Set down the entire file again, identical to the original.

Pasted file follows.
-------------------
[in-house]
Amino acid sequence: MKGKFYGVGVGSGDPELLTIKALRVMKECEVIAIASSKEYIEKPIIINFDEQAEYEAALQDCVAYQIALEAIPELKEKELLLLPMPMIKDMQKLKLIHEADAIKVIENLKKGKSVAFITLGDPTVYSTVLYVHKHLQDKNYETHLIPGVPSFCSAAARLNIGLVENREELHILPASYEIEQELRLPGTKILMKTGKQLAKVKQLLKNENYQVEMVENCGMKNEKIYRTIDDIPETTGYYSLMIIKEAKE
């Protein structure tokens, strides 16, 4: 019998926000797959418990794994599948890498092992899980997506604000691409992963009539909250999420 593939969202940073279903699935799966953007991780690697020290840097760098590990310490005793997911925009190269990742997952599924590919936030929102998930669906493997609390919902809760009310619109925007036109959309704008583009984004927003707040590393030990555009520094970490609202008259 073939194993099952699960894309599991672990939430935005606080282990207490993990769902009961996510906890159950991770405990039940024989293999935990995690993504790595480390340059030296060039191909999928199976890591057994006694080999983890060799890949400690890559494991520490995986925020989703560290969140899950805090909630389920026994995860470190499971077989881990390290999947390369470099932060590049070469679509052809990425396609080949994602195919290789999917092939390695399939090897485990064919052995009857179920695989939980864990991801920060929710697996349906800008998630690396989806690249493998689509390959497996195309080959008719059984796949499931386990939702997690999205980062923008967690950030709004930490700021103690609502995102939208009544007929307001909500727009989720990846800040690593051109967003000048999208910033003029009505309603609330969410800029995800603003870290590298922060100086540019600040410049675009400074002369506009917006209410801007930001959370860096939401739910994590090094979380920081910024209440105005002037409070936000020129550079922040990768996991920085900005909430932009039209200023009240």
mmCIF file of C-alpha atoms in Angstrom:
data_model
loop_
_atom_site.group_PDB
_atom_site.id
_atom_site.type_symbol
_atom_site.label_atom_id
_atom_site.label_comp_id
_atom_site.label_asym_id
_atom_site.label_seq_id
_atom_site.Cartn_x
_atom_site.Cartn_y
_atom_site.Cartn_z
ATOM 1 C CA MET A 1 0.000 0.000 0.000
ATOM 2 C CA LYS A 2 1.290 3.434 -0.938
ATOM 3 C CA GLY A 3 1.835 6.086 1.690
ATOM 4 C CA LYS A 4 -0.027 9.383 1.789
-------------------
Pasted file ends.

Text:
[in-house]
Amino acid sequence: MKGKFYGVGVGSGDPELLTIKALRVMKECEVIAIASSKEYIEKPIIINFDEQAEYEAALQDCVAYQIALEAIPELKEKELLLLPMPMIKDMQKLKLIHEADAIKVIENLKKGKSVAFITLGDPTVYSTVLYVHKHLQDKNYETHLIPGVPSFCSAAARLNIGLVENREELHILPASYEIEQELRLPGTKILMKTGKQLAKVKQLLKNENYQVEMVENCGMKNEKIYRTIDDIPETTGYYSLMIIKEAKE
């Protein structure tokens, strides 16, 4: 019998926000797959418990794994599948890498092992899980997506604000691409992963009539909250999420 593939969202940073279903699935799966953007991780690697020290840097760098590990310490005793997911925009190269990742997952599924590919936030929102998930669906493997609390919902809760009310619109925007036109959309704008583009984004927003707040590393030990555009520094970490609202008259 073939194993099952699960894309599991672990939430935005606080282990207490993990769902009961996510906890159950991770405990039940024989293999935990995690993504790595480390340059030296060039191909999928199976890591057994006694080999983890060799890949400690890559494991520490995986925020989703560290969140899950805090909630389920026994995860470190499971077989881990390290999947390369470099932060590049070469679509052809990425396609080949994602195919290789999917092939390695399939090897485990064919052995009857179920695989939980864990991801920060929710697996349906800008998630690396989806690249493998689509390959497996195309080959008719059984796949499931386990939702997690999205980062923008967690950030709004930490700021103690609502995102939208009544007929307001909500727009989720990846800040690593051109967003000048999208910033003029009505309603609330969410800029995800603003870290590298922060100086540019600040410049675009400074002369506009917006209410801007930001959370860096939401739910994590090094979380920081910024209440105005002037409070936000020129550079922040990768996991920085900005909430932009039209200023009240």
mmCIF file of C-alpha atoms in Angstrom:
data_model
loop_
_atom_site.group_PDB
_atom_site.id
_atom_site.type_symbol
_atom_site.label_atom_id
_atom_site.label_comp_id
_atom_site.label_asym_id
_atom_site.label_seq_id
_atom_site.Cartn_x
_atom_site.Cartn_y
_atom_site.Cartn_z
ATOM 1 C CA MET A 1 0.000 0.000 0.000
ATOM 2 C CA LYS A 2 1.290 3.434 -0.938
ATOM 3 C CA GLY A 3 1.835 6.086 1.690
ATOM 4 C CA LYS A 4 -0.027 9.383 1.789